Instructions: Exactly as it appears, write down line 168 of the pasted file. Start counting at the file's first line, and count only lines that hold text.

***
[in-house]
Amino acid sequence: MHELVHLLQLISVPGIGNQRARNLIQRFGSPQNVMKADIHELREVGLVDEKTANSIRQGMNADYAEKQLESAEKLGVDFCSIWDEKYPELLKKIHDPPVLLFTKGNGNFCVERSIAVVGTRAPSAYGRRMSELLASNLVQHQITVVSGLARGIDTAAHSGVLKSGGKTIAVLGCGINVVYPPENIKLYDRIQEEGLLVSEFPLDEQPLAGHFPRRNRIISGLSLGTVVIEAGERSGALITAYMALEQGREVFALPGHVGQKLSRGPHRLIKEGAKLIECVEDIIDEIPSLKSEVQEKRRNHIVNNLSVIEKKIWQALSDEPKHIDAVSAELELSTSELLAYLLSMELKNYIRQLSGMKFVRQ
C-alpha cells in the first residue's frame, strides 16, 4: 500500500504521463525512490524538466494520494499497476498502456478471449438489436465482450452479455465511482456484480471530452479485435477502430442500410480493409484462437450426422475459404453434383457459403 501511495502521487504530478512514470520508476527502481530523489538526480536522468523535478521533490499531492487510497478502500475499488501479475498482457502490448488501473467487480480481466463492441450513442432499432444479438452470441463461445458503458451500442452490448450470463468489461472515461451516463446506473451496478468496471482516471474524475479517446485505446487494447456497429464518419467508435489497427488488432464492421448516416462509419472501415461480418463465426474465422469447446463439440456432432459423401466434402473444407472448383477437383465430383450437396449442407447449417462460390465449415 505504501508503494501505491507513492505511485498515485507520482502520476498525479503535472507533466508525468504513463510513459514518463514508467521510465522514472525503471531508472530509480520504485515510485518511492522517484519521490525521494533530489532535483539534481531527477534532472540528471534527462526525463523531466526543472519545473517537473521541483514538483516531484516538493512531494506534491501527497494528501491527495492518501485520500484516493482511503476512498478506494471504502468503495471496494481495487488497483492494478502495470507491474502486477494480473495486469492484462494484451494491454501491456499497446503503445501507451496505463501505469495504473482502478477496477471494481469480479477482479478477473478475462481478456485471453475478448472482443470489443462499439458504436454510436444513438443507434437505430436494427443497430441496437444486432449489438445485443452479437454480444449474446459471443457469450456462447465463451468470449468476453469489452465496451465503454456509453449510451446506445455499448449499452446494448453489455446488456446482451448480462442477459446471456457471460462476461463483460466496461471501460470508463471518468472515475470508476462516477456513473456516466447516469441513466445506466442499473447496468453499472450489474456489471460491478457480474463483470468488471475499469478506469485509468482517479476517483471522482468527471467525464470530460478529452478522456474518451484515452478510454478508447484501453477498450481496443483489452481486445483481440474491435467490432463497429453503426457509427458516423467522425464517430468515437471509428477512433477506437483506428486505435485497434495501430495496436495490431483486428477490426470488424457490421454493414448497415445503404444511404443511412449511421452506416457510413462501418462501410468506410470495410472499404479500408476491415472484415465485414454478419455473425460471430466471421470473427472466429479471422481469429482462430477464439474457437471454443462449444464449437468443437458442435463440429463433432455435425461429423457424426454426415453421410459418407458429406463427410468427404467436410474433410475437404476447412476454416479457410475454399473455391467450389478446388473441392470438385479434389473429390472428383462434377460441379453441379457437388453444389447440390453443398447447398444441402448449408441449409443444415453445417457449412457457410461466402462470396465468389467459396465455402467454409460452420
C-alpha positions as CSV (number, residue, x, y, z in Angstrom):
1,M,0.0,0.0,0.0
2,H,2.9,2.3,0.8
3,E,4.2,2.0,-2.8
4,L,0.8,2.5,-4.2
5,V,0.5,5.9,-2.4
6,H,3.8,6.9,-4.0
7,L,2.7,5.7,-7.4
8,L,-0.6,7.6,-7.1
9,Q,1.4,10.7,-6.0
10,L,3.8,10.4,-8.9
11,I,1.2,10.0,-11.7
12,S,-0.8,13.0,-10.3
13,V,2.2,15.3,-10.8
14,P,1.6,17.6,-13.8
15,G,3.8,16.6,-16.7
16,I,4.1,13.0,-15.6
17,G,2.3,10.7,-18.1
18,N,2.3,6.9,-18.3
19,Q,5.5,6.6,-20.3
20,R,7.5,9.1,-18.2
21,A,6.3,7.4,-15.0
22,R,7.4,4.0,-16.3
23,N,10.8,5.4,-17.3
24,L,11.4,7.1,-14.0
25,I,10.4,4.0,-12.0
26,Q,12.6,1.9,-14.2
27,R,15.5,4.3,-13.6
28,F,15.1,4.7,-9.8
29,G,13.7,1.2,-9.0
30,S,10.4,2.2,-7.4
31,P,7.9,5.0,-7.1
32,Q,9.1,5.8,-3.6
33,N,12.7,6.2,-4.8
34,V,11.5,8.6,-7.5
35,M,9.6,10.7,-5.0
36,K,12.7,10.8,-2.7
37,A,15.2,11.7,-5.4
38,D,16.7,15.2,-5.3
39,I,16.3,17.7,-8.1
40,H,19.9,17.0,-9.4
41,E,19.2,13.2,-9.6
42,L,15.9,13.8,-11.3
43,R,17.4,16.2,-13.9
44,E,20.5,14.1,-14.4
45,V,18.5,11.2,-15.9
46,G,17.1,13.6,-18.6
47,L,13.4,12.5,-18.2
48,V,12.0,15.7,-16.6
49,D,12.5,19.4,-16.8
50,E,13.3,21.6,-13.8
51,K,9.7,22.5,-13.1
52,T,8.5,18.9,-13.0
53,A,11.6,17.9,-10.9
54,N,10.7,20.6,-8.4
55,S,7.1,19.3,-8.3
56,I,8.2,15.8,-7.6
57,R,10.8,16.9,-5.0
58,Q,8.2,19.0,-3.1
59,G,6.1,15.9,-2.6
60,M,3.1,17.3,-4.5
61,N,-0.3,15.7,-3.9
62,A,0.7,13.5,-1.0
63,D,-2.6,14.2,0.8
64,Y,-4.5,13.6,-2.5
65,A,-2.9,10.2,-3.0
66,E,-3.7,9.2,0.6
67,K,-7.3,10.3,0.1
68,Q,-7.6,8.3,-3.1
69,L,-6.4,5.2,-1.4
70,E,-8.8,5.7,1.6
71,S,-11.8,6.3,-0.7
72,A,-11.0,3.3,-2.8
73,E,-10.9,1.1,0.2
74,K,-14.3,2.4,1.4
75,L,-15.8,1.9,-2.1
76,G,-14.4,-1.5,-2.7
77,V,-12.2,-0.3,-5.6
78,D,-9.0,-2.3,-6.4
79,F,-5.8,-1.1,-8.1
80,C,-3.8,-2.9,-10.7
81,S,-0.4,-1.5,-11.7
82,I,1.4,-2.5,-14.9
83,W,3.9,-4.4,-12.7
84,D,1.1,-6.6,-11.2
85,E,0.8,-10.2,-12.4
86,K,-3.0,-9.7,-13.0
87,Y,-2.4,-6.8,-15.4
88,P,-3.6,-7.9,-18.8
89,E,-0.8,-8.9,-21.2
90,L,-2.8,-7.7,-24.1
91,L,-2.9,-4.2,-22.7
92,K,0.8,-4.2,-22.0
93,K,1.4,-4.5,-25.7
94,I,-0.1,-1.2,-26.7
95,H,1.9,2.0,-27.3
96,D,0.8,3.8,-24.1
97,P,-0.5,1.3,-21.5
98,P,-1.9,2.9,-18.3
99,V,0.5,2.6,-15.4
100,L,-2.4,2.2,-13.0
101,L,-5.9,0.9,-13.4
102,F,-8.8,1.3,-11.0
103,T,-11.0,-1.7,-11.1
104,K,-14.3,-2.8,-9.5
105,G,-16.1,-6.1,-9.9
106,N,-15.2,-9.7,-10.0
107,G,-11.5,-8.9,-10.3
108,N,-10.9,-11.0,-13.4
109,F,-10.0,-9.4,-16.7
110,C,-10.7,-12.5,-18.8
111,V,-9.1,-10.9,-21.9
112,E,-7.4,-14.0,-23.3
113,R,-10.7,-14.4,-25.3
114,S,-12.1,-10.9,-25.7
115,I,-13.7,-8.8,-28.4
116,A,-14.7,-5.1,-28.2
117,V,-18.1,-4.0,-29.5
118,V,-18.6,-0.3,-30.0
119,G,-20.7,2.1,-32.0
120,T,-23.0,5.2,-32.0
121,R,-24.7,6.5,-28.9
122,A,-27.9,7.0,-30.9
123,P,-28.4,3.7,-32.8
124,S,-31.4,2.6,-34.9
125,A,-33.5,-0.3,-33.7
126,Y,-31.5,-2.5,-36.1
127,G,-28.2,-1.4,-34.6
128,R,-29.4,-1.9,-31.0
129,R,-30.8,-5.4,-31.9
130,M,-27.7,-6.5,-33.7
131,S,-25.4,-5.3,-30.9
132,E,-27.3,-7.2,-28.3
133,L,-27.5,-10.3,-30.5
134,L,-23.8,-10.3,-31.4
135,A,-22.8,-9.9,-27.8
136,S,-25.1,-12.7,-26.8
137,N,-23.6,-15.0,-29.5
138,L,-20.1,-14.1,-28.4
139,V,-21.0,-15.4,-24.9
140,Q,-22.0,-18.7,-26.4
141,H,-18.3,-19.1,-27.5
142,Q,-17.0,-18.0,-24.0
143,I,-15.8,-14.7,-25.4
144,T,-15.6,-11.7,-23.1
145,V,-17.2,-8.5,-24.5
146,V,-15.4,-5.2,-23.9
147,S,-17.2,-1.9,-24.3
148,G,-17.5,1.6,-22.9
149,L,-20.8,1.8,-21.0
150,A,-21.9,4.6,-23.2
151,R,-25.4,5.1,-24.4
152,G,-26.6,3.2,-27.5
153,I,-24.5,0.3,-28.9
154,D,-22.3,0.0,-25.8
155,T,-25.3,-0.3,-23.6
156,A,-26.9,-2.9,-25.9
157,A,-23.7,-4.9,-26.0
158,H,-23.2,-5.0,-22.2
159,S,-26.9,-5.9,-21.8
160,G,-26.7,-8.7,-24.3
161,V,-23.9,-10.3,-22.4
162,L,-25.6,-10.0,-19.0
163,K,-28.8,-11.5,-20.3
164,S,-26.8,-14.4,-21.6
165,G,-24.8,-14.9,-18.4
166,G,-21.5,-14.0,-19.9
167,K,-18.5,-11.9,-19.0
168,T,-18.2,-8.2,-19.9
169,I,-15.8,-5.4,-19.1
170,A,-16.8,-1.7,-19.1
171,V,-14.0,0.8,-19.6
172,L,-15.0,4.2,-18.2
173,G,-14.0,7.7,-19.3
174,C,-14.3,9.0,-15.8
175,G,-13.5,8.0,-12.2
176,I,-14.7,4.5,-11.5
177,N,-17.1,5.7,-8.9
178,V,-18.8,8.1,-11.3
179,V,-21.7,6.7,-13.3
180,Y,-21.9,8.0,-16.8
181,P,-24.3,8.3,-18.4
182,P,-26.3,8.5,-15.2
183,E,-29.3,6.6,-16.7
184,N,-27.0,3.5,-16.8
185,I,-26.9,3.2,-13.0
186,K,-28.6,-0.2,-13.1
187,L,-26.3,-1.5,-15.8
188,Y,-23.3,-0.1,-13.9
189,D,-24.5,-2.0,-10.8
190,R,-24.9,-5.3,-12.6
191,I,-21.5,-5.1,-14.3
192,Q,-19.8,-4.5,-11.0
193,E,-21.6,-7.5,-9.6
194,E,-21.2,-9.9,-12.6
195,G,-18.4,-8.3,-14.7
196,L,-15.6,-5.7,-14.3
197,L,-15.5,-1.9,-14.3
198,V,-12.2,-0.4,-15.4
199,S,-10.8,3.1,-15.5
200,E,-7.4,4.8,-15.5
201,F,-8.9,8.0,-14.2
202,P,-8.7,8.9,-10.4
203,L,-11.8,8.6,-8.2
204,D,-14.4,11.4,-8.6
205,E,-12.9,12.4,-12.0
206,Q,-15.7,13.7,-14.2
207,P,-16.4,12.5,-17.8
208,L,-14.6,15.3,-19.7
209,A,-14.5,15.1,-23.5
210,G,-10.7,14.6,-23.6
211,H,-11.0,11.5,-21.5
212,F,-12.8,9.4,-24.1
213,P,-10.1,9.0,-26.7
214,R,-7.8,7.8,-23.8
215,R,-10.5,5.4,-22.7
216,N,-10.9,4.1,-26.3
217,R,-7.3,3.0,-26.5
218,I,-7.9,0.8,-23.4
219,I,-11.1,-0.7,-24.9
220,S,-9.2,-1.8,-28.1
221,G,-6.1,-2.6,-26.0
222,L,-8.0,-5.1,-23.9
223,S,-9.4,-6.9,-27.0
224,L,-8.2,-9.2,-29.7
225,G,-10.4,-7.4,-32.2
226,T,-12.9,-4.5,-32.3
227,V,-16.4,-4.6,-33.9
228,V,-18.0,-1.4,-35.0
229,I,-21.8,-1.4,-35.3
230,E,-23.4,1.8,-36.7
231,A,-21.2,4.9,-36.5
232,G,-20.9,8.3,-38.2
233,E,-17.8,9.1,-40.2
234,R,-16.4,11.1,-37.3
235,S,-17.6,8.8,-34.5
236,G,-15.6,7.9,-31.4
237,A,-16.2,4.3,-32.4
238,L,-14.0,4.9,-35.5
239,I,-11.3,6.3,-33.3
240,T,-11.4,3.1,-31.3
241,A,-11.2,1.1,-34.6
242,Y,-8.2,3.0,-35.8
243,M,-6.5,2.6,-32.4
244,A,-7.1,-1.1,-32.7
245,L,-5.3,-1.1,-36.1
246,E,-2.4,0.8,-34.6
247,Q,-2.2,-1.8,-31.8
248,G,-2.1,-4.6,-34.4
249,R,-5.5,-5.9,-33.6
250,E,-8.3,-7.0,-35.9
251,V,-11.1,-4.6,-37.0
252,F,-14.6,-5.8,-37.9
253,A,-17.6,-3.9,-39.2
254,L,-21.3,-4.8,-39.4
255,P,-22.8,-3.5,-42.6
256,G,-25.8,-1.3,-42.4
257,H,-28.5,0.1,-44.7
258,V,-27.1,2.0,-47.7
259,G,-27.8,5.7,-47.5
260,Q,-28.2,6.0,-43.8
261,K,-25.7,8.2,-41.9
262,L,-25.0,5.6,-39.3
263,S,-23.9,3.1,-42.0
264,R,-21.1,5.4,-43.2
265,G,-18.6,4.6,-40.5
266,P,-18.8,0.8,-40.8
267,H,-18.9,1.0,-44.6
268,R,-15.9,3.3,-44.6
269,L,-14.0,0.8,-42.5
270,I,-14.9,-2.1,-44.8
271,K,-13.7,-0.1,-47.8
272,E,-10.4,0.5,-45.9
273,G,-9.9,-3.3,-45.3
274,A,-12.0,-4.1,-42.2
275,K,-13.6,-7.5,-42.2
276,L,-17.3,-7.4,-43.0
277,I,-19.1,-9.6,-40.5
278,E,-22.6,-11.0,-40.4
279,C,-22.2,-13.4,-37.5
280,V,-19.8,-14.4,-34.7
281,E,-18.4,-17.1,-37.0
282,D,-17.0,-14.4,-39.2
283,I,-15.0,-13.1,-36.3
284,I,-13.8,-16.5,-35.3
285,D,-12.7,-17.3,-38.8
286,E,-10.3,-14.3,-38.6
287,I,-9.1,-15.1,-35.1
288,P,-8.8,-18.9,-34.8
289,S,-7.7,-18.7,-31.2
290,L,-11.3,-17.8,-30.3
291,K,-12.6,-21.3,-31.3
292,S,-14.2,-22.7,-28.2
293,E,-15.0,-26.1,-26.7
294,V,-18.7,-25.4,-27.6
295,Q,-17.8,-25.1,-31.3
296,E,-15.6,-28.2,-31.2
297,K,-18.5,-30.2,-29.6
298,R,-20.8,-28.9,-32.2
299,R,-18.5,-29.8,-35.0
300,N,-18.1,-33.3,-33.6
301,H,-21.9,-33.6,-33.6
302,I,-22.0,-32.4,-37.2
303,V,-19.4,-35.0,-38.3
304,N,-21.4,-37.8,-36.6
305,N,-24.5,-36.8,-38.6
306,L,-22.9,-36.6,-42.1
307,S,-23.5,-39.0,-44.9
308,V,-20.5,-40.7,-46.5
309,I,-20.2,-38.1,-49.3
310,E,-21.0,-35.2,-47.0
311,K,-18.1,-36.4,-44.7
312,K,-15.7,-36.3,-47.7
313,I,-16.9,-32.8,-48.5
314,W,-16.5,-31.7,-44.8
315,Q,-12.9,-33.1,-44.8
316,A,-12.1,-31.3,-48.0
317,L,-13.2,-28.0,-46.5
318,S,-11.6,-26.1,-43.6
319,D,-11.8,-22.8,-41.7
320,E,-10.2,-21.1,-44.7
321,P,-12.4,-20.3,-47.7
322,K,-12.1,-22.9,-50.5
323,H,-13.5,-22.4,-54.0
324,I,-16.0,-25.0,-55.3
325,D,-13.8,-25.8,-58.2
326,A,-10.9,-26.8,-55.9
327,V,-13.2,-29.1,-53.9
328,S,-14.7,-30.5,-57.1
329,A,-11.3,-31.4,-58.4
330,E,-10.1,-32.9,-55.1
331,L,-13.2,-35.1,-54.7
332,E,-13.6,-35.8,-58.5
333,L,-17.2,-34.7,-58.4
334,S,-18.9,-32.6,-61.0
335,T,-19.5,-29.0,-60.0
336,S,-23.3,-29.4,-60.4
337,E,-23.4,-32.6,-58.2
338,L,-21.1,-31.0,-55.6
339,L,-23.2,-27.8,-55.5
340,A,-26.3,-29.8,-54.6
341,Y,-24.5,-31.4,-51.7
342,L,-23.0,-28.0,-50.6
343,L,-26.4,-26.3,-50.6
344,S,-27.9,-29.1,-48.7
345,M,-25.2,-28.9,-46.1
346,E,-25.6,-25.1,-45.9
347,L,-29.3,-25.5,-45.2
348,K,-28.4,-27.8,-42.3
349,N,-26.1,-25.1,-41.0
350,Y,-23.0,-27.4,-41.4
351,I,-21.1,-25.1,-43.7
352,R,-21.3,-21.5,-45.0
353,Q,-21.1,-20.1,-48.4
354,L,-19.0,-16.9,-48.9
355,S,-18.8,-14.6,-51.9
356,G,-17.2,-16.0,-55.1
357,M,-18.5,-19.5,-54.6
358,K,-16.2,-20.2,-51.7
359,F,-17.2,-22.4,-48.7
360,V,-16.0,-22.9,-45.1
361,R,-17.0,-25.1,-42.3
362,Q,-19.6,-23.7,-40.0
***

164,S,-26.8,-14.4,-21.6